African Americans turned out to vote in huge numbers last Tuesday, but as Aaron Blake points out at The Fix, that didn’t translate to an advantage for any African American candidate other than Barack Obama. Not that it should; as a right-wing Republican, Allen West is never going to get more than trivial support from African Americans, who are overwhelming supporters of the Democratic Party. And indeed, each of the three black Republicans who ran for competitive seats this year lost. But the same was true for black candidates writ large: African American Democrats ran for open House seats in Florida, Georgia, Nebraska, Ohio, Texas, California and South Carolina, and lost in each, leaving the number of black House members unchanged from the 112th Congress.

In the course of explaining this, however, Blake raises a larger question. Where are the black statewide candidates? In this cycle, there was one: Vermont Republican State Sen. Randy Brock, who lost in a landslide to Democratic Gov. Peter Shumlin. In the 135 years since Reconstruction, there have been four black senators — Edward Brooke, Carol Mosley Braun, Barack Obama and Roland Burris — and two black governors, Douglas Wilder in Virginia and the currently serving Deval Patrick in Massachusetts. No black senator or governor has ever served concurrently with another. And while there are 44 African American members of the House, no black House member has moved to the upper chamber, despite the fact that it’s a common pathway for ambitious politicians: Nearly half of the members in the current Senate — 49 — served in the House at some point in their careers.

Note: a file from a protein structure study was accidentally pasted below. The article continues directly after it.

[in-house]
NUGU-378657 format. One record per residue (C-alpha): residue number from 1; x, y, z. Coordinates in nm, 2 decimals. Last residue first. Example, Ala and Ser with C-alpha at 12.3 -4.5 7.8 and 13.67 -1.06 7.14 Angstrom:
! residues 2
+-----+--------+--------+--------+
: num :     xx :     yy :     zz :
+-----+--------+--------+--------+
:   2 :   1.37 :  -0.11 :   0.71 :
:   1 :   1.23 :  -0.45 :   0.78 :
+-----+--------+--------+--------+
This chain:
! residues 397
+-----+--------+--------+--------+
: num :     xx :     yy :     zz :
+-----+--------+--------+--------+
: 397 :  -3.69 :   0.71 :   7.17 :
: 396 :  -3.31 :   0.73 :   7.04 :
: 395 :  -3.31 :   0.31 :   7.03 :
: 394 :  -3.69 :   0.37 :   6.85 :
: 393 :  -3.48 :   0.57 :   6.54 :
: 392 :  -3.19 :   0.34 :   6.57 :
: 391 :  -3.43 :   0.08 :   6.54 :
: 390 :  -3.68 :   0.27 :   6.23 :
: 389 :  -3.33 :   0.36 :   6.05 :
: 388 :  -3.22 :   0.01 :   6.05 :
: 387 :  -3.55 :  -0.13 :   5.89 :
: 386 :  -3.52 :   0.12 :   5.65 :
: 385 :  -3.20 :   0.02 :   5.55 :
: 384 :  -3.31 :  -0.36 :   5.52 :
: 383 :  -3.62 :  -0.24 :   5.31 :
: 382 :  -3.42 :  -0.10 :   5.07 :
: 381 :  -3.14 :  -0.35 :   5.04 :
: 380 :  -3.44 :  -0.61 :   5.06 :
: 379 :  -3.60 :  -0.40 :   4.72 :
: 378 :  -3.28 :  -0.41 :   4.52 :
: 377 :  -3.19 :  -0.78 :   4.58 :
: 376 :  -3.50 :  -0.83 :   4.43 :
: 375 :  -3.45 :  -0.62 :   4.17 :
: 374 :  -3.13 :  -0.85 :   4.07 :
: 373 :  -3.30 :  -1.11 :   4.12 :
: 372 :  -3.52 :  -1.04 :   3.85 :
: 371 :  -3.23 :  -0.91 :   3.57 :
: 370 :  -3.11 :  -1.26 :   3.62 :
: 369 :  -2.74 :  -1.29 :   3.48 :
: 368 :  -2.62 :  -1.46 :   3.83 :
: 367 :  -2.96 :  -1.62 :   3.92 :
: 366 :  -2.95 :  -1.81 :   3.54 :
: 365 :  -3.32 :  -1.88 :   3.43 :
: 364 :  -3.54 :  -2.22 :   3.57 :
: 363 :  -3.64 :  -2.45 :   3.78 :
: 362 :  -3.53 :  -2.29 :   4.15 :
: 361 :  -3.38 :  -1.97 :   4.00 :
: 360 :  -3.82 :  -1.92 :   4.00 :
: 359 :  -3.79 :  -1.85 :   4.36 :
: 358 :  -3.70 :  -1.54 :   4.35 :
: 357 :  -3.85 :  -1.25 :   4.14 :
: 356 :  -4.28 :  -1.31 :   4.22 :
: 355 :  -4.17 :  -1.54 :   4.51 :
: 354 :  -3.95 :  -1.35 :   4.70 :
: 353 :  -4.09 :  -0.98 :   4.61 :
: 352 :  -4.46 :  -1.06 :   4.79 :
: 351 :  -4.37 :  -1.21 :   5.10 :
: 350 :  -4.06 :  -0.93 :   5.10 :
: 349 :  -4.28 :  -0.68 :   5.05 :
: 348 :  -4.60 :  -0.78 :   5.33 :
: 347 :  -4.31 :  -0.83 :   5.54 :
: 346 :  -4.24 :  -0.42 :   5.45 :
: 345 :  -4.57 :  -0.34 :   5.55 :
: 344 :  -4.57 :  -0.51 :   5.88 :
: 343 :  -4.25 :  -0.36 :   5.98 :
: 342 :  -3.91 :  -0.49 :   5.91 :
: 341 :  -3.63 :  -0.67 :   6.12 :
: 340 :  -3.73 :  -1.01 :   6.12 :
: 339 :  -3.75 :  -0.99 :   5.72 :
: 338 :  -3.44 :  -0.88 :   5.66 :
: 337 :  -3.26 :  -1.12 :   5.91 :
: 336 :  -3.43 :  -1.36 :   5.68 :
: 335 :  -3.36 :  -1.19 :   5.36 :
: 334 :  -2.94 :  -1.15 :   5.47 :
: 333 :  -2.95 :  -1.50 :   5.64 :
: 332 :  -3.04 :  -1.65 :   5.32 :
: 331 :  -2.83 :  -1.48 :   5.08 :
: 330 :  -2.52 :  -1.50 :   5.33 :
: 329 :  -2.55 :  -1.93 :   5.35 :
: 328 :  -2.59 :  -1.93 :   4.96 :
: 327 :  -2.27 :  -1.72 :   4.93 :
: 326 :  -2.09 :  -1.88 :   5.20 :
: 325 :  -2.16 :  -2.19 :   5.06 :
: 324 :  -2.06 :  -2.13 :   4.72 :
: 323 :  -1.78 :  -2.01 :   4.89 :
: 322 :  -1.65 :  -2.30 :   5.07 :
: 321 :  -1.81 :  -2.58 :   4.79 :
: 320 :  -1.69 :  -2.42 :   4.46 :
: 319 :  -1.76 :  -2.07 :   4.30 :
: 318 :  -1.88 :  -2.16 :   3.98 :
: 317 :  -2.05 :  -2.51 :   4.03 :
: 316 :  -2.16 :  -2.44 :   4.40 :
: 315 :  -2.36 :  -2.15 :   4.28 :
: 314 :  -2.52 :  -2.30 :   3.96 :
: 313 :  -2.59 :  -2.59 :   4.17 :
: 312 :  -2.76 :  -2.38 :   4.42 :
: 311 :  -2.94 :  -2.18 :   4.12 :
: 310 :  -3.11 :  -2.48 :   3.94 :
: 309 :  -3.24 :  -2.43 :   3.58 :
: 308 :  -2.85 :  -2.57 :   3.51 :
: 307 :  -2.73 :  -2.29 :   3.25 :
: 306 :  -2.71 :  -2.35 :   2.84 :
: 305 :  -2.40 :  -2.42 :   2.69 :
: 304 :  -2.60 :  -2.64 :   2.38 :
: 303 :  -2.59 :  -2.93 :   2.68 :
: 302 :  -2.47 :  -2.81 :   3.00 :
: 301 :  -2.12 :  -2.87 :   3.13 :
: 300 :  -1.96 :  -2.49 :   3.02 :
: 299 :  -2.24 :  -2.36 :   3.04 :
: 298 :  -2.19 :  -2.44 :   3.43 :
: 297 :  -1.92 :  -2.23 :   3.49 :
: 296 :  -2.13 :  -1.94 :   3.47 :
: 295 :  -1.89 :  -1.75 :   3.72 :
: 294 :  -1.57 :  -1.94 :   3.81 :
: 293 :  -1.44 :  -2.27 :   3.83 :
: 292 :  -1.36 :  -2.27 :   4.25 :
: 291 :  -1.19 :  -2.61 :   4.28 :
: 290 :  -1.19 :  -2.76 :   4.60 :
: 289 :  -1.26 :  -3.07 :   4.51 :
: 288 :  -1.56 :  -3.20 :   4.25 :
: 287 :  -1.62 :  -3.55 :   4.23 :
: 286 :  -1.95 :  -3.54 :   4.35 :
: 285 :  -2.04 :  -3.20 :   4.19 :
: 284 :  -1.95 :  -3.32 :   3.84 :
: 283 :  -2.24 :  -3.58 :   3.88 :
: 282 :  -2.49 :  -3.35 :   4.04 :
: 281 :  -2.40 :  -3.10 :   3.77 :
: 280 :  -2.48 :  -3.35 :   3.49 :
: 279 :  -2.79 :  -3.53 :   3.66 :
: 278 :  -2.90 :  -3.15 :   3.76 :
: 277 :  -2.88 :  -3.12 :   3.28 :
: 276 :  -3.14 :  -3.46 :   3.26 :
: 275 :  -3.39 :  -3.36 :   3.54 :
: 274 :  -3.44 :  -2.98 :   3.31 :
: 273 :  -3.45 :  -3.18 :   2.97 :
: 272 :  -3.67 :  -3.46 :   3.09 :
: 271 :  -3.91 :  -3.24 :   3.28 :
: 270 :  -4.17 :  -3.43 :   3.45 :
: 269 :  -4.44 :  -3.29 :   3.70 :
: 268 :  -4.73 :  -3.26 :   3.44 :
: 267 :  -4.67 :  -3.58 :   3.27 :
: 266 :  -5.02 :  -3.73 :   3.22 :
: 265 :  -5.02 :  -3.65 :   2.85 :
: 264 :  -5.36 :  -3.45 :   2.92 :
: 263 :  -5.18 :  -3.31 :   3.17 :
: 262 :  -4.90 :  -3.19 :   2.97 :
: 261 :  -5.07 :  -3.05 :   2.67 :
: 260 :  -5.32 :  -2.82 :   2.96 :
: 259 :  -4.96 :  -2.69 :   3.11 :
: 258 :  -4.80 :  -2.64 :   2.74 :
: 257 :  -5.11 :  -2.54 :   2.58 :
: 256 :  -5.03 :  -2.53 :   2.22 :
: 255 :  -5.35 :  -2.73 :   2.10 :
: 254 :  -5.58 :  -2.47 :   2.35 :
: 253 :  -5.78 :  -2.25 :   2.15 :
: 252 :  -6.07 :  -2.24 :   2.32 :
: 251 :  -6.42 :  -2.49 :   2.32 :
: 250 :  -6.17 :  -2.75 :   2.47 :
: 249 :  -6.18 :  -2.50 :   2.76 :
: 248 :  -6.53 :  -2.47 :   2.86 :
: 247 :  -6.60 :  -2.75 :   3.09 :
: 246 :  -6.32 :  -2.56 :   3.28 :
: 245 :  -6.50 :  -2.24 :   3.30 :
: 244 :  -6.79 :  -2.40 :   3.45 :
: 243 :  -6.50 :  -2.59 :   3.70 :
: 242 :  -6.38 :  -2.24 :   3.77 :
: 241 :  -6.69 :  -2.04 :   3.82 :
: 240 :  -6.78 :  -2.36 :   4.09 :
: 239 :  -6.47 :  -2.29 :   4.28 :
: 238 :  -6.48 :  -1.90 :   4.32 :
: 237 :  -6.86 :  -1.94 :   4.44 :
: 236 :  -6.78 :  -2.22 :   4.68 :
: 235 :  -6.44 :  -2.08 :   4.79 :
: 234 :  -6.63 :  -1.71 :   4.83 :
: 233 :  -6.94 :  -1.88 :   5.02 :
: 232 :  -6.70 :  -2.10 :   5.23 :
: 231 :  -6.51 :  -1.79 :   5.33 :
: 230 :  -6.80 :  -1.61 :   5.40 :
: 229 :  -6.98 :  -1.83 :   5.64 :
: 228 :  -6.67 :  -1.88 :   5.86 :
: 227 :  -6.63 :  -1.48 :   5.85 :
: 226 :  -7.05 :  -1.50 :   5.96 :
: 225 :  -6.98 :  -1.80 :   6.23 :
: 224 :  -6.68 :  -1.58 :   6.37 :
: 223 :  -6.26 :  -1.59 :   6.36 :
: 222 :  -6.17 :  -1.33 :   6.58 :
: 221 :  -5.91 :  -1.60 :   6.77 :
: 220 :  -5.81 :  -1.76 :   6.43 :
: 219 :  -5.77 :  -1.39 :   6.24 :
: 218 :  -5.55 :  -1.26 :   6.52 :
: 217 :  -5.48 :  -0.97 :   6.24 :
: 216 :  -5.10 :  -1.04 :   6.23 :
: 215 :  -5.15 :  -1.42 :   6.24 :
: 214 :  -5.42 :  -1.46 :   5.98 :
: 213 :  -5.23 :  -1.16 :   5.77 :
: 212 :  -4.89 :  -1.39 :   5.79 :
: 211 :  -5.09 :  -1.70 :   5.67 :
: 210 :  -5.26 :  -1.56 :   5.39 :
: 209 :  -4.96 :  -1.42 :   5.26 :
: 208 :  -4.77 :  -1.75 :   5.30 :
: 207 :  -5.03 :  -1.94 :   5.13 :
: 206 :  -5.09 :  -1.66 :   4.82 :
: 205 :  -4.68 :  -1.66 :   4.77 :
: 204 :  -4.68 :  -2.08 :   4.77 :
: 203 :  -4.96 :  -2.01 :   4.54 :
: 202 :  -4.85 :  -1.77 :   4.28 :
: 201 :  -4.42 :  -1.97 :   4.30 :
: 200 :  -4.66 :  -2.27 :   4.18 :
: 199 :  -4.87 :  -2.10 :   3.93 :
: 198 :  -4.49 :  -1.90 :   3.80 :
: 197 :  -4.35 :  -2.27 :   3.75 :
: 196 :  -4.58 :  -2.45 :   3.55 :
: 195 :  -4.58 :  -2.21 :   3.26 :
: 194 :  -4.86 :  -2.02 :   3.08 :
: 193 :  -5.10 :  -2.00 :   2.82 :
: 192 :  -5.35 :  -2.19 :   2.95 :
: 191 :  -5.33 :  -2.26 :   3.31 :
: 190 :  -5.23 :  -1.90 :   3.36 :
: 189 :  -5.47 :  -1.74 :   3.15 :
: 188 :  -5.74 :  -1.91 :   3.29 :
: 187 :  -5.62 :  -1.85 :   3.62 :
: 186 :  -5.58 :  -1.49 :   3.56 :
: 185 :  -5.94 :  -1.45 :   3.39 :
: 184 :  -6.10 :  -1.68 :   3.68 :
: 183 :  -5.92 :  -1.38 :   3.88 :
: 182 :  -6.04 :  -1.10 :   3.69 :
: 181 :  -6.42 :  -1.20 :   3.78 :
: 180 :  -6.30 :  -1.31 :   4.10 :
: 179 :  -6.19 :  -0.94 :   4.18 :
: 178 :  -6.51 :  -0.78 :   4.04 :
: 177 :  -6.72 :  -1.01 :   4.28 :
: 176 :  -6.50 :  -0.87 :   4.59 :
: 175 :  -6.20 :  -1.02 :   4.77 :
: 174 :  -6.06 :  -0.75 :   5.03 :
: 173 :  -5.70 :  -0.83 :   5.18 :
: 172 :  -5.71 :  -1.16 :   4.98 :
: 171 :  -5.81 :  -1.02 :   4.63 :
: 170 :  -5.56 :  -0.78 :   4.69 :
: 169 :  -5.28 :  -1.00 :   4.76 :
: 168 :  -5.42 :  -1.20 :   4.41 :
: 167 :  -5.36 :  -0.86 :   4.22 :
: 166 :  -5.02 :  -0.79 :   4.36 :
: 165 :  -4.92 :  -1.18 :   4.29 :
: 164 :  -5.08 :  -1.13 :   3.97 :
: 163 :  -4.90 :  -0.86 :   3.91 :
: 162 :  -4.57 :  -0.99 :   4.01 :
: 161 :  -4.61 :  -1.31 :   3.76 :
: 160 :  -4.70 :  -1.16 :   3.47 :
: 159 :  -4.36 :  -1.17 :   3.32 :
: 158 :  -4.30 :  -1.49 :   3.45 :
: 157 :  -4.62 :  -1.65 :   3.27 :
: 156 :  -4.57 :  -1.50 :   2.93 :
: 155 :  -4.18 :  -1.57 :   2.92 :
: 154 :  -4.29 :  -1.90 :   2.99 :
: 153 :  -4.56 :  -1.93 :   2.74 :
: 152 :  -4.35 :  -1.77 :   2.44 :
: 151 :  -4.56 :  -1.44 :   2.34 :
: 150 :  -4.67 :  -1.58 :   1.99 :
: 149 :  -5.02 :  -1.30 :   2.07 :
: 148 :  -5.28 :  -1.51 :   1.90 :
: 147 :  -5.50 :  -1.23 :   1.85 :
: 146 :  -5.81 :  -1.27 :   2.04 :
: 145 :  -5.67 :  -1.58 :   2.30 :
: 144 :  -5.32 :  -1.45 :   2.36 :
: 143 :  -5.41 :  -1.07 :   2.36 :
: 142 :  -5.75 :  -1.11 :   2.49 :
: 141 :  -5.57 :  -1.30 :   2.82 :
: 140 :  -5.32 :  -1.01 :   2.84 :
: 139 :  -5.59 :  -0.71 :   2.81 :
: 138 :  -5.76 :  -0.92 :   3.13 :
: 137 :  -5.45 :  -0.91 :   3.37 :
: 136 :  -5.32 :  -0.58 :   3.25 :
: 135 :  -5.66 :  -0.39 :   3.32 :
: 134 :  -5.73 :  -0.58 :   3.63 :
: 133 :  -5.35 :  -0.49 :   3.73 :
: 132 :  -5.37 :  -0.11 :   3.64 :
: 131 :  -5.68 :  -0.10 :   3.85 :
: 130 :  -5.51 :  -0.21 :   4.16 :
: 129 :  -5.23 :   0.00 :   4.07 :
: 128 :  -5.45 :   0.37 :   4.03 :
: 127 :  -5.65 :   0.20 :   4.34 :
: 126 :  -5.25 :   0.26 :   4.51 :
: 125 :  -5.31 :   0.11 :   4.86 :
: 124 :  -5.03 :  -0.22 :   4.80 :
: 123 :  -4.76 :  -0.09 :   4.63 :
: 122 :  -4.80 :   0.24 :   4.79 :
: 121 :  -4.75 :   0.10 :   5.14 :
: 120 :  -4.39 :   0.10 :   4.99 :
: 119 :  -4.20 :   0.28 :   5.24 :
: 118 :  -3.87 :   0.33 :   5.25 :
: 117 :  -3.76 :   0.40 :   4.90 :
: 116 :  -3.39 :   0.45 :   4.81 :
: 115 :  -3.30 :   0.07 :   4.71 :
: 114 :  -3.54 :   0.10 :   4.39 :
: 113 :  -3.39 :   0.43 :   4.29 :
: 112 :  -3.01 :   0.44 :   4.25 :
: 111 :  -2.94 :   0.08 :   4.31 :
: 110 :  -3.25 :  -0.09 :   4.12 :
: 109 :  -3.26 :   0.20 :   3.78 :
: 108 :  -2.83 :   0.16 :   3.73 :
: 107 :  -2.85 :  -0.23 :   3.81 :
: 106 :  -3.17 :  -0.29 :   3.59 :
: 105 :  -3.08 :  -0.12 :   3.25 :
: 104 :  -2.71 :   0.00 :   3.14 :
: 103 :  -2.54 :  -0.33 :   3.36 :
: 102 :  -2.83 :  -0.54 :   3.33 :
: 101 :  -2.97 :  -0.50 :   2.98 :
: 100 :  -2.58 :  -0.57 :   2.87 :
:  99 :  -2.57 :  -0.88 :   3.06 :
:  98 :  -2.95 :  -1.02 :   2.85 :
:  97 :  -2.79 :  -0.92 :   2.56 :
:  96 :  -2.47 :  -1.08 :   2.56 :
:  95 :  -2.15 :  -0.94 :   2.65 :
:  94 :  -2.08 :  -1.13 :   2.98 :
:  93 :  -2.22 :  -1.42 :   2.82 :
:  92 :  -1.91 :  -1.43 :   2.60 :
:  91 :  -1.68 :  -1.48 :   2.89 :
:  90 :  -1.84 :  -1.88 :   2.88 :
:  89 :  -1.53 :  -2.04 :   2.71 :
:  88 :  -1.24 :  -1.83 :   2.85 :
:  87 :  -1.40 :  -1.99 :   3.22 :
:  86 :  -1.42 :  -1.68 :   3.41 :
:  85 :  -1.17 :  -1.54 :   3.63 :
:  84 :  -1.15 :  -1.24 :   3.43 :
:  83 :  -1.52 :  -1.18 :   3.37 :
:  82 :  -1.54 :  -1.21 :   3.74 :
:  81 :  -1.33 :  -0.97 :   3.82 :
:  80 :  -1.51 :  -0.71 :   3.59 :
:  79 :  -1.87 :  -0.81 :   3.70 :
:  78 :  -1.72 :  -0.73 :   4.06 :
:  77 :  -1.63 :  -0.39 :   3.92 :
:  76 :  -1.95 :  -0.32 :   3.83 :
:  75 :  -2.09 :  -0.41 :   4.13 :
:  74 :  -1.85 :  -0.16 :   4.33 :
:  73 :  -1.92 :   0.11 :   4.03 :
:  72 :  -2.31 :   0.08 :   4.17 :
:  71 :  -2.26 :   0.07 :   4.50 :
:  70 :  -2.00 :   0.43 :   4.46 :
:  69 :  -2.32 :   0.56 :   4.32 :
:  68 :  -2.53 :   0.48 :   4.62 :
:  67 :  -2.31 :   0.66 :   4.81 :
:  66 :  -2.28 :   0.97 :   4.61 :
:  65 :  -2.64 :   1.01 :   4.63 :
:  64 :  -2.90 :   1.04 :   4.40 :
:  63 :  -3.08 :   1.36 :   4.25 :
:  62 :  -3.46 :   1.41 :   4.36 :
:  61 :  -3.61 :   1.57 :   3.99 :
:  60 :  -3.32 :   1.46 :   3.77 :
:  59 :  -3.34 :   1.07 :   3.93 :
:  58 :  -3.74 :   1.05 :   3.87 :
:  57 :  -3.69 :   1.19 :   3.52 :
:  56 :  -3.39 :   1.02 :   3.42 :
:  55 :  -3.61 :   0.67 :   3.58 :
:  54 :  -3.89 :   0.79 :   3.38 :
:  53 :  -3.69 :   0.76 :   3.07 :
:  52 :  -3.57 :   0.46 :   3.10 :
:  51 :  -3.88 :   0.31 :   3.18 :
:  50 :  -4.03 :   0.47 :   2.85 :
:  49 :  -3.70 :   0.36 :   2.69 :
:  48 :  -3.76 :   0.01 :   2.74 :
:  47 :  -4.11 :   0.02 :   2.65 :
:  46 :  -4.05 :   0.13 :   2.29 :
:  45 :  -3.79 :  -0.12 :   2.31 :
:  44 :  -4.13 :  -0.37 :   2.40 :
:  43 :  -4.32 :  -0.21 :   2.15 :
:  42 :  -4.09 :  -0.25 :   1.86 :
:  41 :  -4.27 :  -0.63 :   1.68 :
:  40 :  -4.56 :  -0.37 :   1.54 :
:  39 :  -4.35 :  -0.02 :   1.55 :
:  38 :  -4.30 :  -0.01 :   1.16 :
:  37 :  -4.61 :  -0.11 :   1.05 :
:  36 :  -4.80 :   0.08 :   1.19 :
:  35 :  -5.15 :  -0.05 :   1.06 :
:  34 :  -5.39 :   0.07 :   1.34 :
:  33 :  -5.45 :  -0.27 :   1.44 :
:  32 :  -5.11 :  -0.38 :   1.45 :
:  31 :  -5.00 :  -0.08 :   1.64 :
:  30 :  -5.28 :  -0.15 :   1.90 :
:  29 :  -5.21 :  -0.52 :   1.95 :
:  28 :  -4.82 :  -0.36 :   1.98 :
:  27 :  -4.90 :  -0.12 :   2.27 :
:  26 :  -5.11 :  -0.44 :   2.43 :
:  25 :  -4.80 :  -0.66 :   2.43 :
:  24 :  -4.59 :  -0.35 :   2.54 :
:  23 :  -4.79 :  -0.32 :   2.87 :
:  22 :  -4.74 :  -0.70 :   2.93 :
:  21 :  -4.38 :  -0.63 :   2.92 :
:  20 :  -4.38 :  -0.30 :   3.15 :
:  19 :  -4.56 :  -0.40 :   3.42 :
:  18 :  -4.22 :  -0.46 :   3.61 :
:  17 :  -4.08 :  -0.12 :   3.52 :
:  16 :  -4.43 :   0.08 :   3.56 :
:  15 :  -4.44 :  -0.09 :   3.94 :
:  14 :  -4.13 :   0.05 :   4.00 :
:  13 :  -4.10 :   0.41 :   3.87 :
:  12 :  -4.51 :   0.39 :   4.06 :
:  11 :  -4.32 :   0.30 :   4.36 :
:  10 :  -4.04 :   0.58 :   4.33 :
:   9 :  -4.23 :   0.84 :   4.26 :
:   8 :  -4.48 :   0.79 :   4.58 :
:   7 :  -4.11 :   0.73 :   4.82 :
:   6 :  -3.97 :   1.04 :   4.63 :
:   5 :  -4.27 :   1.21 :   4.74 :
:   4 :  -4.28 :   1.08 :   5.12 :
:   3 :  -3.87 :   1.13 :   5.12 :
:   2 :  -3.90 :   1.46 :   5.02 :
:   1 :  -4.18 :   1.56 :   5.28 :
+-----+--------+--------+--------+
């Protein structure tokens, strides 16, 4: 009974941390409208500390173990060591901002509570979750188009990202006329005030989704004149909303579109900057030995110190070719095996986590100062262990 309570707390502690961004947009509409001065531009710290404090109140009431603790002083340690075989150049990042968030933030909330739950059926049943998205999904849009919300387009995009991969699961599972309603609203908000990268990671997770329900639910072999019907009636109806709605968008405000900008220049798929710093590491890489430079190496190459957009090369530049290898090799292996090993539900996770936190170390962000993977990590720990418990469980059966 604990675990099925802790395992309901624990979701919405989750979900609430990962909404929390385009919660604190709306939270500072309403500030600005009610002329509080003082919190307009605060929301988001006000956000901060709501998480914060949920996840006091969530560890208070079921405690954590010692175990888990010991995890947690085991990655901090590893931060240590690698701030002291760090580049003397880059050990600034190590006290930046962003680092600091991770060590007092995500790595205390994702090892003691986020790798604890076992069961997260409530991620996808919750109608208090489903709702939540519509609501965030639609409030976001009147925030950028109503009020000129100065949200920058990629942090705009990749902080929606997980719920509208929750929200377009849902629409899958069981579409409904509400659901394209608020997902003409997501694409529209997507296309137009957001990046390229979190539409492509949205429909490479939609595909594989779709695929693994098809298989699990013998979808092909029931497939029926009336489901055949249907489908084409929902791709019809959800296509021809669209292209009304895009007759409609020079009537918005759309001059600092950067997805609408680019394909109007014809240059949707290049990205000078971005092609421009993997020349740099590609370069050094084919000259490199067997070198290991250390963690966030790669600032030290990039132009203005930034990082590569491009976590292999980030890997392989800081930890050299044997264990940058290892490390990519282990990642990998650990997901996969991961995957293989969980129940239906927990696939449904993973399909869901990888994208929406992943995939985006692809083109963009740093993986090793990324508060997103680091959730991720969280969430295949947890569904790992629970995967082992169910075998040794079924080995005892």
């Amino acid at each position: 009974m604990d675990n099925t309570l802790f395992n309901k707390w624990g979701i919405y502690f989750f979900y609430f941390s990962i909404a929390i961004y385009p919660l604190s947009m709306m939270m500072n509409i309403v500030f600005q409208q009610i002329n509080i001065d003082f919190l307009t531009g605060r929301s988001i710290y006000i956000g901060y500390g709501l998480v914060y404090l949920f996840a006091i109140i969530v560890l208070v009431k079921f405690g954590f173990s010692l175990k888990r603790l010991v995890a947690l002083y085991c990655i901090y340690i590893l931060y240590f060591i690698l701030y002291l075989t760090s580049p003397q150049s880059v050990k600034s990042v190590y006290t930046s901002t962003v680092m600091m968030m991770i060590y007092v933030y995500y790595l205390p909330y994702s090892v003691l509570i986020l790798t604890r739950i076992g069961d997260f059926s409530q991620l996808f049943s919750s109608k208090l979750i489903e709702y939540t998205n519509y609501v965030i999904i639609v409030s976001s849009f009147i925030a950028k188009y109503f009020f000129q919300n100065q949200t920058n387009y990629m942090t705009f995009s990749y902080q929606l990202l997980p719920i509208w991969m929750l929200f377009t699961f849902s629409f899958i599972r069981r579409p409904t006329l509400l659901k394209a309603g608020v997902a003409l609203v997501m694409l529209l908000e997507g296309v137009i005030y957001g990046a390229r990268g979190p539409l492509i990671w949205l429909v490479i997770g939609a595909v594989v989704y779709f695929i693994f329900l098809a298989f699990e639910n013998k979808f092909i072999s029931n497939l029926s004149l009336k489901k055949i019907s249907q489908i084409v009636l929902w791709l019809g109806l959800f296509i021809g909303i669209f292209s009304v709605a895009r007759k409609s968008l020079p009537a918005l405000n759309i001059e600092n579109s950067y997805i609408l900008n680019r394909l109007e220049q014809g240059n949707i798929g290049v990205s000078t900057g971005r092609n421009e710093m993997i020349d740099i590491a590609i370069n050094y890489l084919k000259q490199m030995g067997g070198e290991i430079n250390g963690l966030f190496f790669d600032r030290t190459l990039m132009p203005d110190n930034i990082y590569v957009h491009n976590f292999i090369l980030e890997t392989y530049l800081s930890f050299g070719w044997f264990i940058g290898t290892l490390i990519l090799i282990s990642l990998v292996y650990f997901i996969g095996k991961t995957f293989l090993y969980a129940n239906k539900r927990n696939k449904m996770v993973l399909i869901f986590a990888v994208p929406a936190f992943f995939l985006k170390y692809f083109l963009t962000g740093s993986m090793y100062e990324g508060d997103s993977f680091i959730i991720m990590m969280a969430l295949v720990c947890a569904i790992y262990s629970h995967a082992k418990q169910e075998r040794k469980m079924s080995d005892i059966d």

Obviously, in the past, racial prejudice played an overwhelming part in keeping African Americans from statewide office, but in the modern era, it’s a little more complicated. In a paper published earlier this year, Vanderbilt political scientist Bruce Oppenheimer described a set of structural obstacles — common but not unique to black politicians — that block the usual paths to advancement.

First, most African American House members represent districts in large states. Not only do they have more competitors for Senate seats, they also have lower name recognition because they represent a smaller share of their state’s population than do House members from smaller states.

Second, because African American politicians — and House members in particular — tend to represent other African Americans, they almost always have liberal voting records, making a reach to the center more difficult if they decide to run statewide, where — in most places — moderates and independents determine the outcome of the election. What’s more, attempts to move to the right can spark a backlash among constituents — see former Alabama representative Artur Davis’s failed attempt to win the Democratic nomination for governor in his state.

Finally, African Americans tend to represent less-affluent districts. If “friends and neighbors” provide your base for fundraising, you have less access to deep pockets than a comparably situated white candidate. In turn, this makes it hard to build credibility with party leaders who are looking for candidates who can do a fair amount — if not most — of the fundraising on their own.

None of this is to discount the effect of racism in limiting the political viability of black candidates: Even Barack Obama — the most successful black politician in this nation’s history — is estimated to have lost up to three points in the 2008 election due to his race. And indeed, the constraints faced by black candidates are themselves the product of long-standing racial inequalities: If black politicians almost always represent black constituencies, for example, it’s because of historic housing patterns shaped by racial discrimination.

Still, the problems faced by black candidates aren’t reducible to race, and they are difficult to solve. At one point, I thought black Republicans might be able to break the cycle. Because they almost always represent white districts, the problems with fundraising and ideology are less acute; they have better access to cash, and they are more likely to reside near the state’s median voter.

But as this cycle showed, it remains hard for black Republicans to win in the House, much less statewide.

Jamelle Bouie is a staff writer at The American Prospect, where he writes a blog.